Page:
- Do you have application protections to ensure attackers cannot exfiltrate cookies from another place first? Like using
http-onlyattribute, a good
Content-Security-Policyheader, or both.
I have seen systems use IP geolocation measures too. Nowadays though, I believe this approach will lead to lots of false positives for two reasons alone: VPNs and travelling. People use VPNs a lot these days and can change location in a matter of hours… It is not super efficient for these type of applications. This approach should be used on systems you know people will only login from one location, IP range or private network: Like internal applications/systems. Only then, using geolocation is actually a great option.
In summary, I believe these are the three top measures to build your own detection system for account takeover attempts. From most reactive to most proactive:
- Create and monitor a rate limit for failed logins in your systems;
- Use special-purpose cookies to monitor new devices and consider notifying your customer; and
- Use IP Geolocation to detect user movements (only if it makes sense to your customers).
Involving the Customer
So far, we have mostly discussed approaches we can take to stay on top of these cases without discussing when to contact the customer and how.
When I discussed the cookie approach, I openly mentioned GitLab and Google email users when they detect odd behaviours. This is the most proactive posture to protect against account takeovers. Essentially, emailing customers about a new login should let the users report if it is definitely illegitimate or not reduces the number of false positives by a lot, and immediately lets users take action - something threshold mechanisms do not. Which brings me to the topic of this very short session - When to involve the customer. This is highly subjective to how you usually communicate with your customers but the intention is to provide a few ideas to you.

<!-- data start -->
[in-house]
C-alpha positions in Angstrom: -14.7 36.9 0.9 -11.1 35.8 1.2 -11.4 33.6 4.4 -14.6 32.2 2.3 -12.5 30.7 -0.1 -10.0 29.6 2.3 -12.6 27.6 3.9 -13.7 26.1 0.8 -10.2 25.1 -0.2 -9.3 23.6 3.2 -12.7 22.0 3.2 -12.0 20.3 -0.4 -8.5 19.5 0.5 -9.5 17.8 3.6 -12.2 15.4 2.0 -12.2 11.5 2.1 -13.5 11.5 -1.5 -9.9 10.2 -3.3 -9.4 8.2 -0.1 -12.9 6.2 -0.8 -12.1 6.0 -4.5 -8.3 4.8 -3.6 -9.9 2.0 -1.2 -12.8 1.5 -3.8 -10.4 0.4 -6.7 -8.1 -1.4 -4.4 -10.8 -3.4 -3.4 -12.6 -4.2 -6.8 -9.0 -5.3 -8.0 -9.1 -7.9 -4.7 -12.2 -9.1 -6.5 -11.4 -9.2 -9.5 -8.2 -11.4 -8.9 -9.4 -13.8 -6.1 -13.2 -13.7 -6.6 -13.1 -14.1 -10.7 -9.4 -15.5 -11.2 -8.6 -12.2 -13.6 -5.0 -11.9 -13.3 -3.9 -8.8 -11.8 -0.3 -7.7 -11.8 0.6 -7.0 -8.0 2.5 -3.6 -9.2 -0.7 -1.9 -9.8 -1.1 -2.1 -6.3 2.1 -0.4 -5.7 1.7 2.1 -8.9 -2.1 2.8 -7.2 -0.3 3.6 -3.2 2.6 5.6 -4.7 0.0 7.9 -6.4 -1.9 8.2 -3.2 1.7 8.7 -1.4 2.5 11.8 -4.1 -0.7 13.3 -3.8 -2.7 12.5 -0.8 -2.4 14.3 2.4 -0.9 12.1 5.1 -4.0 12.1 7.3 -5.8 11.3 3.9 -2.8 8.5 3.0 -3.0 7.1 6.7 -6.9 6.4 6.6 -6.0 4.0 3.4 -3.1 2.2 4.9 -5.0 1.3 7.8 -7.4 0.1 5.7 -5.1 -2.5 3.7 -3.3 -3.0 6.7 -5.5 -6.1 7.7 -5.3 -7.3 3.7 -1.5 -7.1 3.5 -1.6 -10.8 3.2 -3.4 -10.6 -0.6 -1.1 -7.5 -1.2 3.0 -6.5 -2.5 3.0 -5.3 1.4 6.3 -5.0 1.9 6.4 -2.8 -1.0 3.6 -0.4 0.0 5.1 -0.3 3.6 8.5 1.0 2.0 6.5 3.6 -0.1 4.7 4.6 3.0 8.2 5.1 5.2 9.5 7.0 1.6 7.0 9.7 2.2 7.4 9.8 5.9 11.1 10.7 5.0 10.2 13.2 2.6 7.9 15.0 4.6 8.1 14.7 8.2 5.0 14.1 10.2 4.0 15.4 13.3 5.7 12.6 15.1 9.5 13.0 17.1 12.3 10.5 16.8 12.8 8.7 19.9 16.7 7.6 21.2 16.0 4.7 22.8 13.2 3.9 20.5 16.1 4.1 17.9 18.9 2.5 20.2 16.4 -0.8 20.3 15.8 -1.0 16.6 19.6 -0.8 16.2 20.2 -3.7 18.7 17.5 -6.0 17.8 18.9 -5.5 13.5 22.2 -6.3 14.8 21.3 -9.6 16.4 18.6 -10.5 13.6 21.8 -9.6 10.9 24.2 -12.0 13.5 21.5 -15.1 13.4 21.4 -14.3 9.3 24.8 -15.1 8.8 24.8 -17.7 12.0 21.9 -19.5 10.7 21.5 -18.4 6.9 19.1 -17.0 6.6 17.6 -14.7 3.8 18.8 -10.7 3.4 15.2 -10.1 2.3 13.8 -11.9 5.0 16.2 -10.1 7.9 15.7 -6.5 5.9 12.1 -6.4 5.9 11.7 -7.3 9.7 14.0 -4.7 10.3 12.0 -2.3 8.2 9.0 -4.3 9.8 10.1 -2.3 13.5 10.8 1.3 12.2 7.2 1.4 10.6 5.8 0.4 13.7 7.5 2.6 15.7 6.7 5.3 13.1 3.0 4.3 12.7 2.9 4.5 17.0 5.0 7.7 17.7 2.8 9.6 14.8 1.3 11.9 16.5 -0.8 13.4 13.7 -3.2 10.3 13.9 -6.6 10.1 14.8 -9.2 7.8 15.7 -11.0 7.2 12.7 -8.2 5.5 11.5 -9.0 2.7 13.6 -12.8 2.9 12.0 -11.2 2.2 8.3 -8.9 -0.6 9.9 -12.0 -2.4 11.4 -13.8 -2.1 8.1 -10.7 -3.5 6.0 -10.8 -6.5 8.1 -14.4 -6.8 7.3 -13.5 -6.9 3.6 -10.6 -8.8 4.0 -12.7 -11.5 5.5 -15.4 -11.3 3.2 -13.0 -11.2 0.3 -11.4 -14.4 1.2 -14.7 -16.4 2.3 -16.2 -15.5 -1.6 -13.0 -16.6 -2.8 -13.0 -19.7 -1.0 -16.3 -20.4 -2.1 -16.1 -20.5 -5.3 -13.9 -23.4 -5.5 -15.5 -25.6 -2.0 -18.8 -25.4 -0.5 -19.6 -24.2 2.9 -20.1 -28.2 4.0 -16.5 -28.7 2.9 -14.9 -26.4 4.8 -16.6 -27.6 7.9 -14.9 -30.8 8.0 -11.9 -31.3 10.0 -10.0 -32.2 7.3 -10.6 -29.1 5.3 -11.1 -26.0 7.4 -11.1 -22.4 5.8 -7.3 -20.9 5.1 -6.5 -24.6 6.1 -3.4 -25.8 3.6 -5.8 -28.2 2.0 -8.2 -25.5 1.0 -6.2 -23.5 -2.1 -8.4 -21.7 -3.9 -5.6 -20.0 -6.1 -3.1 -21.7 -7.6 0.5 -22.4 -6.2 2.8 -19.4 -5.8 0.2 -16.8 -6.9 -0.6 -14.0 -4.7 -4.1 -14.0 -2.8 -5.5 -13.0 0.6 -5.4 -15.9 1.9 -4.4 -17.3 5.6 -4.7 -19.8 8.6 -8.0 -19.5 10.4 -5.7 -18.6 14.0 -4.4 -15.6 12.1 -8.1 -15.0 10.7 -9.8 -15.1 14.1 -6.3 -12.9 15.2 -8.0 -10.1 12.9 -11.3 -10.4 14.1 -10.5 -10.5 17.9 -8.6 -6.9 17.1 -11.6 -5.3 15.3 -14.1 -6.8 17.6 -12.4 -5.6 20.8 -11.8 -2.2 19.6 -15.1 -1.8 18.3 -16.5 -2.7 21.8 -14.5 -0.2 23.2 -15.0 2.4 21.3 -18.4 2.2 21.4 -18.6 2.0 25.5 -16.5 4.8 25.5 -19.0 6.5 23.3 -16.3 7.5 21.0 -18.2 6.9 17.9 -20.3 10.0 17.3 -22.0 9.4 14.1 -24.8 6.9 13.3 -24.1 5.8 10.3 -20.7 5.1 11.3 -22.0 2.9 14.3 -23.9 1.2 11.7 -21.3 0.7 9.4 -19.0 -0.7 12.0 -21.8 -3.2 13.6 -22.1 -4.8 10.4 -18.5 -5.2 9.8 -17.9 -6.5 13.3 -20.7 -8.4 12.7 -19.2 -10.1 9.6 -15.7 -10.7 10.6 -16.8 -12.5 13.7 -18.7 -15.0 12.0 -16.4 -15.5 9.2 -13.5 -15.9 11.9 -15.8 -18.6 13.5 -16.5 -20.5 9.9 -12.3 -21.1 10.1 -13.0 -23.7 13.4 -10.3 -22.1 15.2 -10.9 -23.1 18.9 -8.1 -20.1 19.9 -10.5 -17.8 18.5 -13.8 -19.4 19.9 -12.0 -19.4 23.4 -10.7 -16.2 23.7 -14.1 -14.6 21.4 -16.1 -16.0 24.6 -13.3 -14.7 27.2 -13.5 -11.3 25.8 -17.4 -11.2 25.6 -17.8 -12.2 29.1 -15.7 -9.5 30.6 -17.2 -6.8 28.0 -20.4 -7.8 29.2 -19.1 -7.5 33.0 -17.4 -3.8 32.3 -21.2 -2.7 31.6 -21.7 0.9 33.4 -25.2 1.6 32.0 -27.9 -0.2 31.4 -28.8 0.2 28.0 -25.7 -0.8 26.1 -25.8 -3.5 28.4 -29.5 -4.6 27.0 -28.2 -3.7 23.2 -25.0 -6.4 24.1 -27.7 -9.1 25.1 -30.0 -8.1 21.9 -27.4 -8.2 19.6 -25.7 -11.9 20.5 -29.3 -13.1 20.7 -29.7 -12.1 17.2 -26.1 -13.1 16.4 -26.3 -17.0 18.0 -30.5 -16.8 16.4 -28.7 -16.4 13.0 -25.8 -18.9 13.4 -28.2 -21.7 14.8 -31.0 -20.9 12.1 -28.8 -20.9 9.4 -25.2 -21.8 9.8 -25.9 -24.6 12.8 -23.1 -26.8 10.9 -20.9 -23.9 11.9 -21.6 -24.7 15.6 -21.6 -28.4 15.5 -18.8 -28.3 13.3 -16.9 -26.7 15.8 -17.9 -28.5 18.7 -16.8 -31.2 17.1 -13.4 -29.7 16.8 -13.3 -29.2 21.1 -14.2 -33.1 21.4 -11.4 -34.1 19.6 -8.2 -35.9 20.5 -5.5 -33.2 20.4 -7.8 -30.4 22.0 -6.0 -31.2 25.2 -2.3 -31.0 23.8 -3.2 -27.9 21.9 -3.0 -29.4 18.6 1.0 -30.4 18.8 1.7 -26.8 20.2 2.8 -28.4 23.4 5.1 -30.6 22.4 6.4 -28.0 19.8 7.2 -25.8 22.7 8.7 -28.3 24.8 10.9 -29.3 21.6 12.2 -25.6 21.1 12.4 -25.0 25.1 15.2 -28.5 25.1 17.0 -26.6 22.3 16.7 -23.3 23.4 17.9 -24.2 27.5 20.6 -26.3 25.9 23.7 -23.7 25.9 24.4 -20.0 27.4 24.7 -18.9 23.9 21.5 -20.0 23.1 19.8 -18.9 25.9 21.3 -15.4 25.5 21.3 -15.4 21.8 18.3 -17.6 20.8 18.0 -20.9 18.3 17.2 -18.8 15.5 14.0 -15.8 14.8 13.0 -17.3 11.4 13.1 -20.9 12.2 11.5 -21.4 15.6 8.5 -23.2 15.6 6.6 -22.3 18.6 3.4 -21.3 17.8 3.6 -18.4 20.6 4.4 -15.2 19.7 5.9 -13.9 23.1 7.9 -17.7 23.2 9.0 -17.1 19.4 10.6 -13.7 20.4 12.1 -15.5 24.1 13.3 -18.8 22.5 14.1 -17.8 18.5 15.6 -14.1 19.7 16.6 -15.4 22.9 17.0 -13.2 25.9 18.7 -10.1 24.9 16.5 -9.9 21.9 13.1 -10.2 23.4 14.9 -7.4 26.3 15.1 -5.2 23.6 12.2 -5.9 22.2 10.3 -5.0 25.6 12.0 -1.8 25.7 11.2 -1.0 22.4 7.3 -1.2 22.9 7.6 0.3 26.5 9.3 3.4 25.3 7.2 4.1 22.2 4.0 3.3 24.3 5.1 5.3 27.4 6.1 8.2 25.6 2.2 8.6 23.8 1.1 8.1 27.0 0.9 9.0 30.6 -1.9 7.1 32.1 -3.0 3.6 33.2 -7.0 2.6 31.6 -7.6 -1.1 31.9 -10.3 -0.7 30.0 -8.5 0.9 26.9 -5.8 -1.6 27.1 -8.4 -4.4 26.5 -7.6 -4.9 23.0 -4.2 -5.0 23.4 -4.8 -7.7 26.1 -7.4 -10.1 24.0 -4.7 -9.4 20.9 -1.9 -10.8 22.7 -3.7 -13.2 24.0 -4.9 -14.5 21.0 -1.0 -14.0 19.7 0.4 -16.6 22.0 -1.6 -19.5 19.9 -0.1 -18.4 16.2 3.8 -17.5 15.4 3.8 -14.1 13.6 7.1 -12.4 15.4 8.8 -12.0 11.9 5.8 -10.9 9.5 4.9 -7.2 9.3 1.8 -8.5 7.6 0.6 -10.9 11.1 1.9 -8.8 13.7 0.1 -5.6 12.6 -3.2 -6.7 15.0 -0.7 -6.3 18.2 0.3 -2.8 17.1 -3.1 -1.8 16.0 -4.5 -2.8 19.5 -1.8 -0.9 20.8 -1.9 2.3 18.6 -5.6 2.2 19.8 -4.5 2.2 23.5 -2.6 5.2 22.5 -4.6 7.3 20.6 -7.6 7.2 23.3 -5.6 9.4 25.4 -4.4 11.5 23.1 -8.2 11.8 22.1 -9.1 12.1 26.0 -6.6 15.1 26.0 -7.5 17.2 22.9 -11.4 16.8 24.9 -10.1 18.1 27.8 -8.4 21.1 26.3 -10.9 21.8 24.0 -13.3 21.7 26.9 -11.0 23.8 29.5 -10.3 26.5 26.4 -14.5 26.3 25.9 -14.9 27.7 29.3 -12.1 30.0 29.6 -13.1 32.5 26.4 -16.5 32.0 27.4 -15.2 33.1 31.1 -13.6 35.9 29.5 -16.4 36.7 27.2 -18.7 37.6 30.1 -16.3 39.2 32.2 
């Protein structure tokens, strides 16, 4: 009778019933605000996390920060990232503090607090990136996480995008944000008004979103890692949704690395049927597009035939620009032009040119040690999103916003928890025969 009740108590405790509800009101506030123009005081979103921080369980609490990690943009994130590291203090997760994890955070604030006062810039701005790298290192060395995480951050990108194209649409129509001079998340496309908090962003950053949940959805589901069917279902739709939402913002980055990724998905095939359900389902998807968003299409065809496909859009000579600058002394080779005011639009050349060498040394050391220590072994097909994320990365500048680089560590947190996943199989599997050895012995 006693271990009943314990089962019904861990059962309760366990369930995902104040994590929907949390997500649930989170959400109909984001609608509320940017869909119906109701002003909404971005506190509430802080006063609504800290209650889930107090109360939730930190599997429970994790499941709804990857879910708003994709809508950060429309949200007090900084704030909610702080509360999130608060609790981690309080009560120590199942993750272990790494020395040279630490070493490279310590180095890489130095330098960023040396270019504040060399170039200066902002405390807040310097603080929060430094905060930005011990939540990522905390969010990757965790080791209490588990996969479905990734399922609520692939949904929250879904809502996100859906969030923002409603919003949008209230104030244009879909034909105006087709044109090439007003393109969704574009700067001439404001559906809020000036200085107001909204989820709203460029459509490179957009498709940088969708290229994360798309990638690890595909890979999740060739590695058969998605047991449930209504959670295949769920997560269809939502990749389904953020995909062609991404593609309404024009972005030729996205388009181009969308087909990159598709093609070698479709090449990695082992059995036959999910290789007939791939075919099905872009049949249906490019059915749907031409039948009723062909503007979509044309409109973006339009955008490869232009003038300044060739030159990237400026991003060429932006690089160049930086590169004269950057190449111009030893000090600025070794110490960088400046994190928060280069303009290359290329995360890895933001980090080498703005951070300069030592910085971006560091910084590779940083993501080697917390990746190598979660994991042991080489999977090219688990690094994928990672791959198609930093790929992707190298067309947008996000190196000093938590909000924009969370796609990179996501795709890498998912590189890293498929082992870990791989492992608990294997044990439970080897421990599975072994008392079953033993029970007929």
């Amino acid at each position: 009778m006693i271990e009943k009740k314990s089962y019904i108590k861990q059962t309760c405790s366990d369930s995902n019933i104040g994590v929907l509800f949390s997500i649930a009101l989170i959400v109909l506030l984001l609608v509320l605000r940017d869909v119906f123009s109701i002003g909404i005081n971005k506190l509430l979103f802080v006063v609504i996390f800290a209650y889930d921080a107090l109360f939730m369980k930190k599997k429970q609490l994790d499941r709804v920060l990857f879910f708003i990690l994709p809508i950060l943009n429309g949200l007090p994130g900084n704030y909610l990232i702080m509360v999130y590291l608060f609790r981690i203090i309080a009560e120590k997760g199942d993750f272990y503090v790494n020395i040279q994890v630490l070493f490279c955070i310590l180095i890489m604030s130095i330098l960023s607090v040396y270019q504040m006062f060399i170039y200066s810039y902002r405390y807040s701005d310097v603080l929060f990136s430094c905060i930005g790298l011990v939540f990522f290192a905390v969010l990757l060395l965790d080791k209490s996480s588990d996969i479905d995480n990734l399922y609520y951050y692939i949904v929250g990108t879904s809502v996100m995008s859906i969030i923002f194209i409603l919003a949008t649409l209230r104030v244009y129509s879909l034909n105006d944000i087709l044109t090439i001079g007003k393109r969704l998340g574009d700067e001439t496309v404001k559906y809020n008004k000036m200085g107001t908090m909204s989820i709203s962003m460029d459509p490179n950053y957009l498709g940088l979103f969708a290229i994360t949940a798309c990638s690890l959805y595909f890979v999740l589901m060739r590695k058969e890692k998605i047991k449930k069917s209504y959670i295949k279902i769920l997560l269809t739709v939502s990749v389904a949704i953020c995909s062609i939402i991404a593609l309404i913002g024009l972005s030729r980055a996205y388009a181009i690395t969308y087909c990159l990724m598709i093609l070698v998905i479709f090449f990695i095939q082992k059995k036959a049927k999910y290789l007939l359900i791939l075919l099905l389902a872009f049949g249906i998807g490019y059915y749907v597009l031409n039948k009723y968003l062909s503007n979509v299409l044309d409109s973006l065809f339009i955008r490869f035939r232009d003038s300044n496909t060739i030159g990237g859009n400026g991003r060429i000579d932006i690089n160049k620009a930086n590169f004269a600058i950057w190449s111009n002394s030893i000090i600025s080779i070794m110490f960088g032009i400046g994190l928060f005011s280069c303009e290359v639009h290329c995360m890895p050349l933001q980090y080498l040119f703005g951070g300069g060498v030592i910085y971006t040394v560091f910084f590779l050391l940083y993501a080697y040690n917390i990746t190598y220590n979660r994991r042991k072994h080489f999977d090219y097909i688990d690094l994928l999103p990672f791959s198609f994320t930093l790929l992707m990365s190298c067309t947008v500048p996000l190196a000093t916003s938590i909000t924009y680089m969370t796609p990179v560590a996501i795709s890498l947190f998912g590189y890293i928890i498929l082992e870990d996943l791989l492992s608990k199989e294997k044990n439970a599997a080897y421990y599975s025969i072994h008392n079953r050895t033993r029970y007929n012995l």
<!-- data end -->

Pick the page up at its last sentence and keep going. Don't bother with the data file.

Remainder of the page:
In all cases I had to investigate for potential account takeovers, the steps I took where very straightforward:
- How many IPs can I get using this email? How many were involved in excessive failed attempts?
- Have the IPs had any successful login? If so, which emails and accounts?
- Did this IP try other emails? (Repeat the above if any)
- (If the attacker was successful) What actions have been performed? What can be reverted?
From step 2 and 3, we typically involved the account manager to know if the customer was having any issues logging in or knew something that could justify the excessive number of failed logins we were seeing. In some applications and setups this might be the case, since users could be trying to integration automated systems.
For step 4, we start touching the surface on another complex topic in Cyber Security: Incident Response. It is important to study if there were any data breaches, how and when, so it can be communicated to any authorities you need to respond to. Once again, this topic is subjective to the laws of the country you are working in and I do not want to go deep about it on this post.